KUALA LUMPUR, Sept 24 — Malaysia witnessed a remarkable surge in organ donation pledges in 2022, with a record-breaking 52,004 individuals stepping forward to register for the posthumous procedure.
According to data provided by the Ministry of Health (MOH) available to the public at open data portal data.gov.my, the second-highest number of pledges occurred in 2015 when 47,037 generous souls pledged their organs to those in need.
The turning point came on October 3, 2022, when a staggering 1,417 individuals registered to donate their organs in a single day, setting a new benchmark for the nation's organ donation drive.
The backdrop of this heartening surge in organ pledges is the backdrop of the Covid-19 pandemic. In 2020, during the height of the pandemic, Malaysia recorded its lowest number of pledges, with a mere 3,482 individuals committing to organ donation, a stark contrast to the 15,272 pledges made in 2019.
The tide began to turn in 2021, with 7,057 pledges, but it was in 2022 that the nation truly rallied, demonstrating unparalleled generosity. As of September 17 this year, 22,071 compassionate individuals have already pledged to donate their organs.
Delving into the regional statistics, Kuala Lumpur emerged as the organ donation capital of Malaysia, with a remarkable 2.7 per cent of its population pledging to donate their organs.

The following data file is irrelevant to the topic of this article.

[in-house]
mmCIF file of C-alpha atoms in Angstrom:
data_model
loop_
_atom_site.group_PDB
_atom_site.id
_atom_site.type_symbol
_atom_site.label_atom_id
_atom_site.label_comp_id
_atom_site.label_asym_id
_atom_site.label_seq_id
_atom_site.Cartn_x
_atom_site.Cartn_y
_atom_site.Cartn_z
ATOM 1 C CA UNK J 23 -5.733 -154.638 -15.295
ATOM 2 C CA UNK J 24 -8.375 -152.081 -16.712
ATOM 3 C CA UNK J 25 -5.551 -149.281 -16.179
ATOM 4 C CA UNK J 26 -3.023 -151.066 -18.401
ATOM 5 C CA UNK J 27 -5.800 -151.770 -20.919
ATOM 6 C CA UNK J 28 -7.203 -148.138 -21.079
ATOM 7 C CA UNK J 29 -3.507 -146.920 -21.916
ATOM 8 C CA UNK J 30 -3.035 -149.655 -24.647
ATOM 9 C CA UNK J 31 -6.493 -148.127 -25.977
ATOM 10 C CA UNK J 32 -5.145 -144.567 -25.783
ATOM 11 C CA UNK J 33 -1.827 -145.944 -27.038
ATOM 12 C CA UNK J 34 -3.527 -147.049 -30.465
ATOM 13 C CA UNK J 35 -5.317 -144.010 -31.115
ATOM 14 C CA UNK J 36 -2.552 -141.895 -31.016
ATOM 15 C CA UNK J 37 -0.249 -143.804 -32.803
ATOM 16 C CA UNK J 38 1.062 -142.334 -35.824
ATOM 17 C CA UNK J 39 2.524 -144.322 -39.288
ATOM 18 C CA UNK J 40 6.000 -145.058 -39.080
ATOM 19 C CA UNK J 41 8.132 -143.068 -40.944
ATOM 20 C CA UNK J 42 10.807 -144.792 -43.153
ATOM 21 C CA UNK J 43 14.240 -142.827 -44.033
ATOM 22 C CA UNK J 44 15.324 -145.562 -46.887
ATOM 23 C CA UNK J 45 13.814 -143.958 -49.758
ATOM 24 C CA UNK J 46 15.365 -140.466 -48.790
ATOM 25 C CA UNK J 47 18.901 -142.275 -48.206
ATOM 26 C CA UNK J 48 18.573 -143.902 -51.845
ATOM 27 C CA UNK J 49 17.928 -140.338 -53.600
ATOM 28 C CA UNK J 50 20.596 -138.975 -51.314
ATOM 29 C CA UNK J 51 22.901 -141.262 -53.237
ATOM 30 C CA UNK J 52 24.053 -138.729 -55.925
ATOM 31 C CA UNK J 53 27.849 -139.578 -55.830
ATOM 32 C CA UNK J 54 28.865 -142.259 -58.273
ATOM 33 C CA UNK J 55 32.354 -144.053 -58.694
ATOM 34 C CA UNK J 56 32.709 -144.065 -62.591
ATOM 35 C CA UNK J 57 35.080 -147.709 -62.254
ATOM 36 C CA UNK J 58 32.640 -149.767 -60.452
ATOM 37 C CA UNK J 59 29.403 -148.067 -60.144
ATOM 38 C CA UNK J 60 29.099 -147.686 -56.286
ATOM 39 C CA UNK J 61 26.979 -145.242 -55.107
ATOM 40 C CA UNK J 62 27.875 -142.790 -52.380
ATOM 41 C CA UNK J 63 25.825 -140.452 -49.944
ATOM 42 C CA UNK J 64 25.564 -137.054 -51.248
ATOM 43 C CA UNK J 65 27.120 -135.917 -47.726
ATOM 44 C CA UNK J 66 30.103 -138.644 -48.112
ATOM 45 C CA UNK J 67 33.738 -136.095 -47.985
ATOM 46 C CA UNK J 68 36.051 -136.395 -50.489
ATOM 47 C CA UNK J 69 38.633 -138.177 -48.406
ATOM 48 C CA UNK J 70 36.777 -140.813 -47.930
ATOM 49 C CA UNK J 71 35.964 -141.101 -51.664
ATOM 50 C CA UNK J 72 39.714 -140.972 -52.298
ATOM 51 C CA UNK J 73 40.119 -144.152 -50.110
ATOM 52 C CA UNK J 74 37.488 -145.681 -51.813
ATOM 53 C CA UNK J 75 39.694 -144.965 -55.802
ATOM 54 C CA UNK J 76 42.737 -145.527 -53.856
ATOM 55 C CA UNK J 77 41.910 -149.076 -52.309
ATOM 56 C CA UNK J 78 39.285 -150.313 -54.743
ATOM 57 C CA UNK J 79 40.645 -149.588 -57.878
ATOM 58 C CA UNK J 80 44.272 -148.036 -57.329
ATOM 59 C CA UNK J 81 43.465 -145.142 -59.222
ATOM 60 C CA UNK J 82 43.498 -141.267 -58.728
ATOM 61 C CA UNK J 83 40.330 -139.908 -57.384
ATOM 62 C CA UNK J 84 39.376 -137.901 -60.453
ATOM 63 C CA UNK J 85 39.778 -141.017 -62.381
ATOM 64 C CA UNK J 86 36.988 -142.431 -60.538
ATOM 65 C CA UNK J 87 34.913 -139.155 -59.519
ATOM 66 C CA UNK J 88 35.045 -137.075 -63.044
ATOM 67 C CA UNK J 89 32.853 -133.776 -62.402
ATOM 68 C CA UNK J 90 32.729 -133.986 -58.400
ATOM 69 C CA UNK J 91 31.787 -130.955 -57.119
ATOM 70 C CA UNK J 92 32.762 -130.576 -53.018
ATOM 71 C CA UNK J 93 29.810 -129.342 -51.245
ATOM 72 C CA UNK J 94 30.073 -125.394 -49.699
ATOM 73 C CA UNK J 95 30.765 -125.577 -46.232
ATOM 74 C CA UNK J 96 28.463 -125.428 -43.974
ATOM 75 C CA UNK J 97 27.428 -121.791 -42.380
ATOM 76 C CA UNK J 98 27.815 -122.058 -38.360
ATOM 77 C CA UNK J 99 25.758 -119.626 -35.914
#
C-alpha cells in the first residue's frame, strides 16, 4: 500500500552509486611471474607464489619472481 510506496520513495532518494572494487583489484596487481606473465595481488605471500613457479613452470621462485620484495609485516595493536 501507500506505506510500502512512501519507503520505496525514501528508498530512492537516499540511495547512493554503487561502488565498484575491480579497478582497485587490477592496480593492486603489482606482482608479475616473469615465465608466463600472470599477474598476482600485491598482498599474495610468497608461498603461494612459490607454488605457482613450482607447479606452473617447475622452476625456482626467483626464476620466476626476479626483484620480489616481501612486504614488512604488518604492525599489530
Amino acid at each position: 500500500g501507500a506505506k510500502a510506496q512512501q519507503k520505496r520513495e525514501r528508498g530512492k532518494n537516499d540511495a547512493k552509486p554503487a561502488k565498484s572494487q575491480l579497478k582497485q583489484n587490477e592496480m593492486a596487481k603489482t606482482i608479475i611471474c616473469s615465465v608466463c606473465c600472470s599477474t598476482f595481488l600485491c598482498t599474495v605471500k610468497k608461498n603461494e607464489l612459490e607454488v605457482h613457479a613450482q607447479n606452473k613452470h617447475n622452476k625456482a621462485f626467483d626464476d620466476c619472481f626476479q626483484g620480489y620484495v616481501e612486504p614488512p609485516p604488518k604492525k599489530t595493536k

Penang followed closely with 1.6 per cent, followed by Johor and Selangor (1.3 per cent each), Perak (1.1 per cent), Perlis, Terengganu, Pahang, Negeri Sembilan, and Melaka (1 per cent each).
Kelantan recorded the lowest proportion of pledge rate at just 0.4 per cent.
The biggest proportion of donation pledges came from those aged between 20 and 29 (17,168), and surprisingly there were 14 pledges from those aged between 70 and 79.
Meanwhile, Malaysia's blood donation drives have been consistently hitting more than 150,000 new donors every year since 2012 except between 2020 and 2022, when it dipped below 150,000 donors for the first time.
In 2020, only 115,606 donated blood followed by 96,702 in 2021, the lowest ever since 2012. In 2022 a mere 120,929 new donors registered to donate blood. As of the time of writing blood donors in 2023 is at 85,643.
In the past year, the largest group of new donors came from those aged between 17 and 24, with a whopping 51,036 new donors.
Similar to organ donation pledges, most of the blood donors who gave at least once a year came from Kuala Lumpur (10.6 per cent), but this also included data from the National Blood Centre's mobile campaigns around Selangor and Putrajaya.
As for blood type, data showed that blood type O had the highest percentage of donors making up 42.5 per cent of all donors nationwide, followed by B and A (both 27.1 per cent), and AB (5.6 per cent).
Those with blood type O can contribute red blood cells to anybody and are known as the universal donor, while those in group AB can receive any blood type.
Donor regularity showed that 60 per cent of all donors in the past year were regular donors who have donated blood in the past two years. New donors made up 21 per cent while around 19 per cent were categorised as lapsed donors meaning they have not donated blood in two years.